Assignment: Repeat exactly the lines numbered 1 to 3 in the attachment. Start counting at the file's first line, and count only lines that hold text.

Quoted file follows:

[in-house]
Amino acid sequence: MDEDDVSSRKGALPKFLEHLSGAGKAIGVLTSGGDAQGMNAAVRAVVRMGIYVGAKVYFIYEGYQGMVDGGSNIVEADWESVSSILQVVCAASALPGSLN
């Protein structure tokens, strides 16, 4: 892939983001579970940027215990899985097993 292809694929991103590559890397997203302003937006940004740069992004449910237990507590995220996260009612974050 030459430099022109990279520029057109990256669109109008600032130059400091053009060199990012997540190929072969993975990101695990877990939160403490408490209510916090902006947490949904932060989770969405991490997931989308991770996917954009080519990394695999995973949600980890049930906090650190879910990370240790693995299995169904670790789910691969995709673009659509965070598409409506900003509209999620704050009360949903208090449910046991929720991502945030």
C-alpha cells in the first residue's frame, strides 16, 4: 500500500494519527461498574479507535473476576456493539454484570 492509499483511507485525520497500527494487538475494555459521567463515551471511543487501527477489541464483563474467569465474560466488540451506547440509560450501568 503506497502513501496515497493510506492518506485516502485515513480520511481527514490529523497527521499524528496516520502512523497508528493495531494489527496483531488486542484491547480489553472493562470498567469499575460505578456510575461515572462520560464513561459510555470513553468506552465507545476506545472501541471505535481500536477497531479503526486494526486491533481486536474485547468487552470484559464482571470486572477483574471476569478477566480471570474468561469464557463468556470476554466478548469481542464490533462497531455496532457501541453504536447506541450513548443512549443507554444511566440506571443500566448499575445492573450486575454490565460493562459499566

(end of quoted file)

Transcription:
[in-house]
Amino acid sequence: MDEDDVSSRKGALPKFLEHLSGAGKAIGVLTSGGDAQGMNAAVRAVVRMGIYVGAKVYFIYEGYQGMVDGGSNIVEADWESVSSILQVVCAASALPGSLN
């Protein structure tokens, strides 16, 4: 892939983001579970940027215990899985097993 292809694929991103590559890397997203302003937006940004740069992004449910237990507590995220996260009612974050 030459430099022109990279520029057109990256669109109008600032130059400091053009060199990012997540190929072969993975990101695990877990939160403490408490209510916090902006947490949904932060989770969405991490997931989308991770996917954009080519990394695999995973949600980890049930906090650190879910990370240790693995299995169904670790789910691969995709673009659509965070598409409506900003509209999620704050009360949903208090449910046991929720991502945030």